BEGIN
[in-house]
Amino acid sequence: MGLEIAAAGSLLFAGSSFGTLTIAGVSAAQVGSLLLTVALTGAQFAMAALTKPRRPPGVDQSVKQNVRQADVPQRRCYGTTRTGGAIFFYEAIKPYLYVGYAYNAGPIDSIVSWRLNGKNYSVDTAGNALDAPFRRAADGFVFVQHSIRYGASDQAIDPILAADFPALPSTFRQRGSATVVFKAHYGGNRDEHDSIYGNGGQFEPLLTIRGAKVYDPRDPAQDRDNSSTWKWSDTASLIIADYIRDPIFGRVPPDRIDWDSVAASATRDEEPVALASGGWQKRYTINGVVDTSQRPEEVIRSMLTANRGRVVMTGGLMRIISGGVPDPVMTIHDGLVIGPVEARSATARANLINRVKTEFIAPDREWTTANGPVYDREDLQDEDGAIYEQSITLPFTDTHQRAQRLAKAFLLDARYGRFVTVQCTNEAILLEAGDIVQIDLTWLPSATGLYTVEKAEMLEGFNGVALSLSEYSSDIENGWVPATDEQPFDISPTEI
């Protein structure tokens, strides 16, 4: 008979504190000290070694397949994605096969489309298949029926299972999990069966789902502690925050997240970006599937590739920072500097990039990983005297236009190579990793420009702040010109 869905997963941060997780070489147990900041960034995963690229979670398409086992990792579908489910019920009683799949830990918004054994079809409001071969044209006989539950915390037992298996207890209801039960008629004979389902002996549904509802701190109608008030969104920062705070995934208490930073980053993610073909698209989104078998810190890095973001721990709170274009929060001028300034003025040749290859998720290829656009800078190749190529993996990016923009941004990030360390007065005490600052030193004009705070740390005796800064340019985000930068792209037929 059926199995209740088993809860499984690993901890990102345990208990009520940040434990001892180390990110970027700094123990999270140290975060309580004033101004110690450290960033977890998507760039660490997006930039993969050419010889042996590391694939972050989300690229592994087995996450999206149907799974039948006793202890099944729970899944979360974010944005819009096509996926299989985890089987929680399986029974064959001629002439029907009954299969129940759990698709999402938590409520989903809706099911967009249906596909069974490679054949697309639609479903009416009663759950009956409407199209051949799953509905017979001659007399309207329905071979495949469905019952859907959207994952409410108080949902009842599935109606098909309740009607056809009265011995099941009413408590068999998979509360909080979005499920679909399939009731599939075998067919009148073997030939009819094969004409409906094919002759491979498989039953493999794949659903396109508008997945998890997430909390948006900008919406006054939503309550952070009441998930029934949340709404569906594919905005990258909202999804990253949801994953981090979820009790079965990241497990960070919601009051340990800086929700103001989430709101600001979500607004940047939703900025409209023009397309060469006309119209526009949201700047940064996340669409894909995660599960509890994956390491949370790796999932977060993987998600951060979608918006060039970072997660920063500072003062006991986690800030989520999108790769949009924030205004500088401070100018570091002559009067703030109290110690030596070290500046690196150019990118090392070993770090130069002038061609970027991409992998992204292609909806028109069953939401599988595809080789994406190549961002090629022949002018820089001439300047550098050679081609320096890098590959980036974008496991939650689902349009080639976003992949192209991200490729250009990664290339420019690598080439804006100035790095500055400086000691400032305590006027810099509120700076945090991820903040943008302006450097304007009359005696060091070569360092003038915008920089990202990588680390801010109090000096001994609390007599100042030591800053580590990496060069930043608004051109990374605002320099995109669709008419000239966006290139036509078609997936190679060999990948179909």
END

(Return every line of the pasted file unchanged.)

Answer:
[in-house]
Amino acid sequence: MGLEIAAAGSLLFAGSSFGTLTIAGVSAAQVGSLLLTVALTGAQFAMAALTKPRRPPGVDQSVKQNVRQADVPQRRCYGTTRTGGAIFFYEAIKPYLYVGYAYNAGPIDSIVSWRLNGKNYSVDTAGNALDAPFRRAADGFVFVQHSIRYGASDQAIDPILAADFPALPSTFRQRGSATVVFKAHYGGNRDEHDSIYGNGGQFEPLLTIRGAKVYDPRDPAQDRDNSSTWKWSDTASLIIADYIRDPIFGRVPPDRIDWDSVAASATRDEEPVALASGGWQKRYTINGVVDTSQRPEEVIRSMLTANRGRVVMTGGLMRIISGGVPDPVMTIHDGLVIGPVEARSATARANLINRVKTEFIAPDREWTTANGPVYDREDLQDEDGAIYEQSITLPFTDTHQRAQRLAKAFLLDARYGRFVTVQCTNEAILLEAGDIVQIDLTWLPSATGLYTVEKAEMLEGFNGVALSLSEYSSDIENGWVPATDEQPFDISPTEI
């Protein structure tokens, strides 16, 4: 008979504190000290070694397949994605096969489309298949029926299972999990069966789902502690925050997240970006599937590739920072500097990039990983005297236009190579990793420009702040010109 869905997963941060997780070489147990900041960034995963690229979670398409086992990792579908489910019920009683799949830990918004054994079809409001071969044209006989539950915390037992298996207890209801039960008629004979389902002996549904509802701190109608008030969104920062705070995934208490930073980053993610073909698209989104078998810190890095973001721990709170274009929060001028300034003025040749290859998720290829656009800078190749190529993996990016923009941004990030360390007065005490600052030193004009705070740390005796800064340019985000930068792209037929 059926199995209740088993809860499984690993901890990102345990208990009520940040434990001892180390990110970027700094123990999270140290975060309580004033101004110690450290960033977890998507760039660490997006930039993969050419010889042996590391694939972050989300690229592994087995996450999206149907799974039948006793202890099944729970899944979360974010944005819009096509996926299989985890089987929680399986029974064959001629002439029907009954299969129940759990698709999402938590409520989903809706099911967009249906596909069974490679054949697309639609479903009416009663759950009956409407199209051949799953509905017979001659007399309207329905071979495949469905019952859907959207994952409410108080949902009842599935109606098909309740009607056809009265011995099941009413408590068999998979509360909080979005499920679909399939009731599939075998067919009148073997030939009819094969004409409906094919002759491979498989039953493999794949659903396109508008997945998890997430909390948006900008919406006054939503309550952070009441998930029934949340709404569906594919905005990258909202999804990253949801994953981090979820009790079965990241497990960070919601009051340990800086929700103001989430709101600001979500607004940047939703900025409209023009397309060469006309119209526009949201700047940064996340669409894909995660599960509890994956390491949370790796999932977060993987998600951060979608918006060039970072997660920063500072003062006991986690800030989520999108790769949009924030205004500088401070100018570091002559009067703030109290110690030596070290500046690196150019990118090392070993770090130069002038061609970027991409992998992204292609909806028109069953939401599988595809080789994406190549961002090629022949002018820089001439300047550098050679081609320096890098590959980036974008496991939650689902349009080639976003992949192209991200490729250009990664290339420019690598080439804006100035790095500055400086000691400032305590006027810099509120700076945090991820903040943008302006450097304007009359005696060091070569360092003038915008920089990202990588680390801010109090000096001994609390007599100042030591800053580590990496060069930043608004051109990374605002320099995109669709008419000239966006290139036509078609997936190679060999990948179909």